Different Christian Attitudes
by Petra Heldt and Malcolm Löwe
The Ecumenical Theological Research Fraternity in Israel, from its inception in 1966 until today, has constantly observed and evaluated developments in Christian attitudes toward Judaism in official statements by various Christian churches, starting with the Second Vatican Council. In view of the fortieth anniversary of the State of Israel in 1988, it is appropriate to consider how far those developments include any change of attitude in theology and church policy toward the State of Israel. Continue reading
by Martin Stohr
The statement of the World Council of Churches (WCC) in Amsterdam in 1948 — the year of the founding of the State of Israel and the WCC — certainly is no longer valid in its unquestioned conviction concerning the Christian missionary task regarding the Jews. But it is valid in its rejection of any form of antisemitism and its confession of the guilt of Christian hatred toward Jews. Continue reading
by David Flusser
While the questioning of Jesus by the High Priest is itself deserving of a full treatment, our present concern is more restricted: we shall attempt to show how the famous Dead Sea Scrolls can shed new light on Jesus’ answer. Continue reading
A New Reading of the Prologue of the Gospel of John as a Contribution to a Christology without Anti-Judaism
by Jacobus Schoneveld
Christian theology, in particular the doctrine on Christ, has for many centuries been infested with anti-Judaism. After Auschwitz, Christians are challenged to develop a Christology without anti-Judaism: a doctrine on Christ that does not deny but affirms the integrity and worth of the Jewish people and the Jewish faith. At the heart of Christology lies the doctrine of the incarnation, and at the source of this doctrine lies the prologue of the Gospel of John, in particular the short sentence: “And the word became flesh,” or in the Greek original: Καὶ ὁ λόγος σὰρξ ἐγένετο (Jn. 1:14). A new look at this central statement of Christian faith is therefore necessary. Continue reading
by David Flusser
The following remarks are based on three criteria:
- The observation of Robert L. Lindsey that the synoptic material, as preserved in Luke, was rewritten by Mark and that Matthew depends on Mark;
- The importance of contemporaneous Judaism for the interpretation of the Gospels;
- The simple truth that old wine is better than new wine.
This truth should be taken into account in the exegesis of Jesus’ words about fasting, contained in Mark 2:18-22; Mt 9:14-17 and Luke 5:33-39. Continue reading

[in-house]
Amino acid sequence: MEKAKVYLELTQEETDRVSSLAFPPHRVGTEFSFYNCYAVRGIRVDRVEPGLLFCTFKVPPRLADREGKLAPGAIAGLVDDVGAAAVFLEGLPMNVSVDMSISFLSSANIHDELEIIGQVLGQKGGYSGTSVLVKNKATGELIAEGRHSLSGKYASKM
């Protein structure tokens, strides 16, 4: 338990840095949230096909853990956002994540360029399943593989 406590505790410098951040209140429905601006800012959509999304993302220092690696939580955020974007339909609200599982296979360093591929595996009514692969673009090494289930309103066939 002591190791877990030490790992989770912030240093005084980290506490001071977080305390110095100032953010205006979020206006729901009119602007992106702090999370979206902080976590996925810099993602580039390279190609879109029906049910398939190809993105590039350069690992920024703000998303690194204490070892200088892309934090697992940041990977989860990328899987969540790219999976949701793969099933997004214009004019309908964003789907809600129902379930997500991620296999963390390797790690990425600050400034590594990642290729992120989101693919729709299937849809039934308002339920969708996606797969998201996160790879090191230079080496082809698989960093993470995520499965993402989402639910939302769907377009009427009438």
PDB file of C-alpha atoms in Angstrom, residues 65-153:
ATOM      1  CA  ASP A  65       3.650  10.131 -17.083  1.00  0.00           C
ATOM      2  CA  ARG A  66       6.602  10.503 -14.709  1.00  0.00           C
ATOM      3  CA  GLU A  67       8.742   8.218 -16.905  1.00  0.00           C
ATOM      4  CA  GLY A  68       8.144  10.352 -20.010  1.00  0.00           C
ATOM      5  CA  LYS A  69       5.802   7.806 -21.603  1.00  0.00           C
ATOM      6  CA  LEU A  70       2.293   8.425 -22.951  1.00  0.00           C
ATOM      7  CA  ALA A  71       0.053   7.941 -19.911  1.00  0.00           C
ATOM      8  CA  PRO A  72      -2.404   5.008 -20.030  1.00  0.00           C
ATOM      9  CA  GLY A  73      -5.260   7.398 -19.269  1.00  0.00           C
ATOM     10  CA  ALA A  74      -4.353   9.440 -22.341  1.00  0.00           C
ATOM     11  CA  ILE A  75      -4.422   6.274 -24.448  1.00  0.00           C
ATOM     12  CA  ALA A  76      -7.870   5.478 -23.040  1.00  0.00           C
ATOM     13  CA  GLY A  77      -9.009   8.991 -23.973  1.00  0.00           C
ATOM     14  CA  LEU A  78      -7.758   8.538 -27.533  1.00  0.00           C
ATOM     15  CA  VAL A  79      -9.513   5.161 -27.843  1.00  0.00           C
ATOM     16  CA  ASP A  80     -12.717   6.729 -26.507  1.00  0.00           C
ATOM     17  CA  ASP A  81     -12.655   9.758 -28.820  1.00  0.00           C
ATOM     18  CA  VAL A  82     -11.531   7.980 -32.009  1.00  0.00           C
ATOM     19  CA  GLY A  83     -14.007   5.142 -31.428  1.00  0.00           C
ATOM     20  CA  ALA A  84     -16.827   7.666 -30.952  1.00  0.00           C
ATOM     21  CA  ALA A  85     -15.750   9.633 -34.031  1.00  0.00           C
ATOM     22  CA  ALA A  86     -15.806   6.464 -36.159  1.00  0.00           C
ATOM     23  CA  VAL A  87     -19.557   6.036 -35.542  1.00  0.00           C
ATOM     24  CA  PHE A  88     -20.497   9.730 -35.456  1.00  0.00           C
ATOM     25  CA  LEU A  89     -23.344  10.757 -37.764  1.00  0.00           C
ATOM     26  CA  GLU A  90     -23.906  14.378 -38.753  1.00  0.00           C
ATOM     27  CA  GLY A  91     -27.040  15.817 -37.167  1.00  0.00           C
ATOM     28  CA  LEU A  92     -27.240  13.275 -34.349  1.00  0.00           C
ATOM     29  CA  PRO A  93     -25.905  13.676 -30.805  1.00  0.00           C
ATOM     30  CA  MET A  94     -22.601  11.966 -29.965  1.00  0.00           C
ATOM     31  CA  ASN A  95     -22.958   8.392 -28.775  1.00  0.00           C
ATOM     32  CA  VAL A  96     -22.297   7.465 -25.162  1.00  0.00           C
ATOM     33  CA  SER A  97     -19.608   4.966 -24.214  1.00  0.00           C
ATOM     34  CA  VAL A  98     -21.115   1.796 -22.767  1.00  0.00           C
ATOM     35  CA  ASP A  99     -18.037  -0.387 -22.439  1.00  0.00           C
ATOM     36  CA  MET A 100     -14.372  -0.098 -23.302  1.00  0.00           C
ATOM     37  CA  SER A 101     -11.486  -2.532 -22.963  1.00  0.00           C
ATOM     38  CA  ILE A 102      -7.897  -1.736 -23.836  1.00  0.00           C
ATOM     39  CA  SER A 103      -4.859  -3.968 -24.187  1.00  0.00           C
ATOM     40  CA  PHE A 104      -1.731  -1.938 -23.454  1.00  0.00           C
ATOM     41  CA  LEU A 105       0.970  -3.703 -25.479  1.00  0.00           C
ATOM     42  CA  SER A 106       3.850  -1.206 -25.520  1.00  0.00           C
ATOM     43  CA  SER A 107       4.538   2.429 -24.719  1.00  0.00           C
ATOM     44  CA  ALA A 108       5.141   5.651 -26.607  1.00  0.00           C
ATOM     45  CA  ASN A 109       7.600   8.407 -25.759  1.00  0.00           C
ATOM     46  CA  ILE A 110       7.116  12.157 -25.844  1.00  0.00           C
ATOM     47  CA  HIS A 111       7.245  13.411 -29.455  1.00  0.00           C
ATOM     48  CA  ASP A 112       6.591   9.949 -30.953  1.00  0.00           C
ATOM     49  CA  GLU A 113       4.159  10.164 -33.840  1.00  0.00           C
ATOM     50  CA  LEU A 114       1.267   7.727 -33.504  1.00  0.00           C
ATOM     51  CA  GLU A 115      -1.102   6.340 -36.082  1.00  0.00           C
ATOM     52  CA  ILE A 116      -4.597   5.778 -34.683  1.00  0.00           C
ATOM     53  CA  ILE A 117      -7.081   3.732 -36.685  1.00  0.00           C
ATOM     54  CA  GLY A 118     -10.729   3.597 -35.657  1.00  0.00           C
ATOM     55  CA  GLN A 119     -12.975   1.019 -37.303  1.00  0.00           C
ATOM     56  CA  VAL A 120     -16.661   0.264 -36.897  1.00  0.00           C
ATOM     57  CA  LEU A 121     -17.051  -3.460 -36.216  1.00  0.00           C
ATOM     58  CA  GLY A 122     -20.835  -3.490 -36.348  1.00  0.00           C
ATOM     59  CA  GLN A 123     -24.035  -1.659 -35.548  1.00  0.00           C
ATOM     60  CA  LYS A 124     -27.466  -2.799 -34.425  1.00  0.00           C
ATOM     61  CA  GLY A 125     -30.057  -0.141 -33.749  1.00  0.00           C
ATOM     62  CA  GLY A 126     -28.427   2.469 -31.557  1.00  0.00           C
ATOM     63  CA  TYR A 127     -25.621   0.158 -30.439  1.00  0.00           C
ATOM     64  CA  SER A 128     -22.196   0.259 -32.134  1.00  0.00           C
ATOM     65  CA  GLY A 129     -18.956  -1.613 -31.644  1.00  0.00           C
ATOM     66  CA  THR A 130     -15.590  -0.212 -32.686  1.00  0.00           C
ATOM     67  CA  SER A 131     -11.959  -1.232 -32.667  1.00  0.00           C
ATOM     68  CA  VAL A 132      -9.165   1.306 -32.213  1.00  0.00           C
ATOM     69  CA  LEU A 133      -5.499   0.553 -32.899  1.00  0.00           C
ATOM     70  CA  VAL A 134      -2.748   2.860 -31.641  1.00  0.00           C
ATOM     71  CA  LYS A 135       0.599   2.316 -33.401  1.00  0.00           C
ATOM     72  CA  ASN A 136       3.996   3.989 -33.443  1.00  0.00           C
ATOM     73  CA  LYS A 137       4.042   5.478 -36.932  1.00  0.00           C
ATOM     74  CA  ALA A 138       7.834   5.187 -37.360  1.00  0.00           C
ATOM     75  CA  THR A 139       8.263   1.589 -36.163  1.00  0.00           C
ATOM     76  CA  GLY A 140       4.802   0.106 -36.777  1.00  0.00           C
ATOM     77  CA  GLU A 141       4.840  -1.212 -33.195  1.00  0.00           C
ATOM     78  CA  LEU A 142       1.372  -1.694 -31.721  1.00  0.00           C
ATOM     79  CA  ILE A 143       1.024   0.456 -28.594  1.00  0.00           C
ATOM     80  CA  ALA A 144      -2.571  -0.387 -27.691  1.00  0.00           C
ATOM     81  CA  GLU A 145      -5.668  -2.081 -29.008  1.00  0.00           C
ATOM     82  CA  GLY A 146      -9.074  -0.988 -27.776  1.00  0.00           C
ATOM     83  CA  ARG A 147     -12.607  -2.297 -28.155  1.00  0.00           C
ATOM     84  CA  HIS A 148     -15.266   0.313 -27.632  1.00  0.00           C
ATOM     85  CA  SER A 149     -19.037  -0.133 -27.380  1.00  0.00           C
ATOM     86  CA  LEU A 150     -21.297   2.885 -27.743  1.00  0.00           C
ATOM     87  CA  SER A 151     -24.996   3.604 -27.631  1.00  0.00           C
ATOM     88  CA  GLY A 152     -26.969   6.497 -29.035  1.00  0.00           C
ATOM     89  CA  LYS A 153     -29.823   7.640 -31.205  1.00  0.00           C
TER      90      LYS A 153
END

(Matthew 5:3-12, Luke 6:20-26)
by David Flusser
In one of my articles I tried to show the Essene background of Jesus’ Beatitudes, and at the same time succeeded in finding in the Thanksgiving Scroll (XVIII, 14-15) a passage, which not only comes near to the general ideology of the Beatitudes, but also resembles Mt. 5:3-5 in literary patterns. The sectarian author thanks God:
|To [have appointed] me in truth
a messenger [of the peace] of Thy goodness
to proclaim to the meek the multitude of
Thine mercies, and to let them that are
of contrite spirit [hear salvation]
from [everlasting] source and to
them that mourn everlasting joy.
3. Blessed are the poor in spirit,
for theirs is the kingdom of heaven,
5. Blessed are the meek,
for they shall inherit the earth,
4. Blessed are they that mourn,
for they shall be comforted.
by Moshe Weinfeld
It is still a prevalent view that Pentecost as a festival commemorating the revelation at Sinai and giving of the law (זמן מתן תורתינו)l cannot be earlier than the destruction of Jerusalem in 70 C.E. Thus for example, E. Lohse in his article Πεντηκοστή states that ‘only in the Christian period do we find evidence that later Judaism linked this feast too with the events of the age of Moses, and particularly remembered the giving of the law at Sinai on this day. Continue reading
1. Jesus was a Jew, lived the Jewish faith and died for it. He was “made under the law” (Gal. 4:4) and did not want to become a reformer of Judaism.
2. One can determine Jesus’s place in the contemporaneous Jewish streams. He has not preached and done anything which could arouse resistance and hate among Pharisees. His criticism of the Pharisees does not distinguish itself in any way from their own self-criticism. If he has considered himself the Messiah, then this was in fulfilment of Jewish hopes and could not become a reason for a tension between himself and Judaism. Continue reading
by Dr. Pinchas Lapide
Hebrew can be found in the books of the New Testament on three different levels.
First is the plain linguistic level. Theologumena such as Pesach, Satan and Qorban appear in close proximity to such titles as Rabbi, Abba and Messiah, followed by names and appellations like Israel, Beelzebub, Abaddon, Iscariot, Boanerges, Armageddon, as well as liturgical terms like Hosanna, Hallelujah and the ubiquitous Amen, which in the Gospel of Matthew alone occurs no less than thirty-one times. Continue reading
by David Flusser
The discovery of the Essene Dead Sea Scrolls caused a revolution in research both of early Christianity and of Judaism. Many scholars thought that even the Sacrament of the Eucharist is Essene in origin. Is it not written in Josephus (Wars II, 129) that before their meal the Essenes purify themselves in cold water and “after this purification, they assemble in a private apartment which none of the uninitiated is permitted to enter; being now pure themselves, they repair to the refectory as to some sacred shrine”? But even if an Essene influence on the Christian sacrament should be accepted, a new question arises: if Christian sacred meals are influenced by the Essenes, does it mean that already Jesus’s last supper in Jerusalem was an Essene ceremony? Continue reading